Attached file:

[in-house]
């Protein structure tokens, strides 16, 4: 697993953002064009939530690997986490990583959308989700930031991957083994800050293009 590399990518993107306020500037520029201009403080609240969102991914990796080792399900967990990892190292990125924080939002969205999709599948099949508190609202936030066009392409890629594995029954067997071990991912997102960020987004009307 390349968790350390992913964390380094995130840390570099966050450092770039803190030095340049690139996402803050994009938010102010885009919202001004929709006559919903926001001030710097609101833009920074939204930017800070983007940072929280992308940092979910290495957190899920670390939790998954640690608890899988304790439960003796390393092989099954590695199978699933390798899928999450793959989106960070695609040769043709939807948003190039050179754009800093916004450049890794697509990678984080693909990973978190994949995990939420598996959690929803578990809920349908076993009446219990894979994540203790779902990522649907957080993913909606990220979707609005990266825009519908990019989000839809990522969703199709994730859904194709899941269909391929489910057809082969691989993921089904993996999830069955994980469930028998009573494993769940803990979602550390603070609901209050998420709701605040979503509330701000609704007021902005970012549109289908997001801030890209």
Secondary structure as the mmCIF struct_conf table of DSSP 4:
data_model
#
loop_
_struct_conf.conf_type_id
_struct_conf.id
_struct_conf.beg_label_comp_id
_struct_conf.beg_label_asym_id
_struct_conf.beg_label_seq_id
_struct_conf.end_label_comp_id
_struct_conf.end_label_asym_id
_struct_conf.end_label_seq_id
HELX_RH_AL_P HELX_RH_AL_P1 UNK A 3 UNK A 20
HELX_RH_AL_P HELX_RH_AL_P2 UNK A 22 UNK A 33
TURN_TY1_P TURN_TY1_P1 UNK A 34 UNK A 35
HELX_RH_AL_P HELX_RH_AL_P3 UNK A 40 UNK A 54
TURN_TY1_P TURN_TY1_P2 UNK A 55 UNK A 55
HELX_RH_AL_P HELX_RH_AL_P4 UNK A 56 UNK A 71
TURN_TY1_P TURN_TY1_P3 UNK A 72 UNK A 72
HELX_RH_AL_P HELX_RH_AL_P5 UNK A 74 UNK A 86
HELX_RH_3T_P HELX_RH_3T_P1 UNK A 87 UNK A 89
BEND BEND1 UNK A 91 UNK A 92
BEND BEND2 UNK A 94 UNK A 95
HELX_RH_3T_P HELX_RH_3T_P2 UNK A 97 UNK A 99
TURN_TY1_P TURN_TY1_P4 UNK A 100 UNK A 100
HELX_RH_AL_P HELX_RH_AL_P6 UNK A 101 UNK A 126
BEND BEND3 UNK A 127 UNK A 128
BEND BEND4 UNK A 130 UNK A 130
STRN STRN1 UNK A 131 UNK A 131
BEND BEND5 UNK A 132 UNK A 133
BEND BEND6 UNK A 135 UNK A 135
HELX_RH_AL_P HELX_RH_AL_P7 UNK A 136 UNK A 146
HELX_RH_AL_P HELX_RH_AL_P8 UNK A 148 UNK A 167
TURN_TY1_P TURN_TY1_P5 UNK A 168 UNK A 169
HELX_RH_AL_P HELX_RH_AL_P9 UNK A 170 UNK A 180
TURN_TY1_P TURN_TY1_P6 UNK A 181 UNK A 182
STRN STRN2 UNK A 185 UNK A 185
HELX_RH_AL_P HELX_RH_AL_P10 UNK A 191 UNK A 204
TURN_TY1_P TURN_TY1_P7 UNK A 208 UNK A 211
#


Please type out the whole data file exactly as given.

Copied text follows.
[in-house]
């Protein structure tokens, strides 16, 4: 697993953002064009939530690997986490990583959308989700930031991957083994800050293009 590399990518993107306020500037520029201009403080609240969102991914990796080792399900967990990892190292990125924080939002969205999709599948099949508190609202936030066009392409890629594995029954067997071990991912997102960020987004009307 390349968790350390992913964390380094995130840390570099966050450092770039803190030095340049690139996402803050994009938010102010885009919202001004929709006559919903926001001030710097609101833009920074939204930017800070983007940072929280992308940092979910290495957190899920670390939790998954640690608890899988304790439960003796390393092989099954590695199978699933390798899928999450793959989106960070695609040769043709939807948003190039050179754009800093916004450049890794697509990678984080693909990973978190994949995990939420598996959690929803578990809920349908076993009446219990894979994540203790779902990522649907957080993913909606990220979707609005990266825009519908990019989000839809990522969703199709994730859904194709899941269909391929489910057809082969691989993921089904993996999830069955994980469930028998009573494993769940803990979602550390603070609901209050998420709701605040979503509330701000609704007021902005970012549109289908997001801030890209």
Secondary structure as the mmCIF struct_conf table of DSSP 4:
data_model
#
loop_
_struct_conf.conf_type_id
_struct_conf.id
_struct_conf.beg_label_comp_id
_struct_conf.beg_label_asym_id
_struct_conf.beg_label_seq_id
_struct_conf.end_label_comp_id
_struct_conf.end_label_asym_id
_struct_conf.end_label_seq_id
HELX_RH_AL_P HELX_RH_AL_P1 UNK A 3 UNK A 20
HELX_RH_AL_P HELX_RH_AL_P2 UNK A 22 UNK A 33
TURN_TY1_P TURN_TY1_P1 UNK A 34 UNK A 35
HELX_RH_AL_P HELX_RH_AL_P3 UNK A 40 UNK A 54
TURN_TY1_P TURN_TY1_P2 UNK A 55 UNK A 55
HELX_RH_AL_P HELX_RH_AL_P4 UNK A 56 UNK A 71
TURN_TY1_P TURN_TY1_P3 UNK A 72 UNK A 72
HELX_RH_AL_P HELX_RH_AL_P5 UNK A 74 UNK A 86
HELX_RH_3T_P HELX_RH_3T_P1 UNK A 87 UNK A 89
BEND BEND1 UNK A 91 UNK A 92
BEND BEND2 UNK A 94 UNK A 95
HELX_RH_3T_P HELX_RH_3T_P2 UNK A 97 UNK A 99
TURN_TY1_P TURN_TY1_P4 UNK A 100 UNK A 100
HELX_RH_AL_P HELX_RH_AL_P6 UNK A 101 UNK A 126
BEND BEND3 UNK A 127 UNK A 128
BEND BEND4 UNK A 130 UNK A 130
STRN STRN1 UNK A 131 UNK A 131
BEND BEND5 UNK A 132 UNK A 133
BEND BEND6 UNK A 135 UNK A 135
HELX_RH_AL_P HELX_RH_AL_P7 UNK A 136 UNK A 146
HELX_RH_AL_P HELX_RH_AL_P8 UNK A 148 UNK A 167
TURN_TY1_P TURN_TY1_P5 UNK A 168 UNK A 169
HELX_RH_AL_P HELX_RH_AL_P9 UNK A 170 UNK A 180
TURN_TY1_P TURN_TY1_P6 UNK A 181 UNK A 182
STRN STRN2 UNK A 185 UNK A 185
HELX_RH_AL_P HELX_RH_AL_P10 UNK A 191 UNK A 204
TURN_TY1_P TURN_TY1_P7 UNK A 208 UNK A 211
#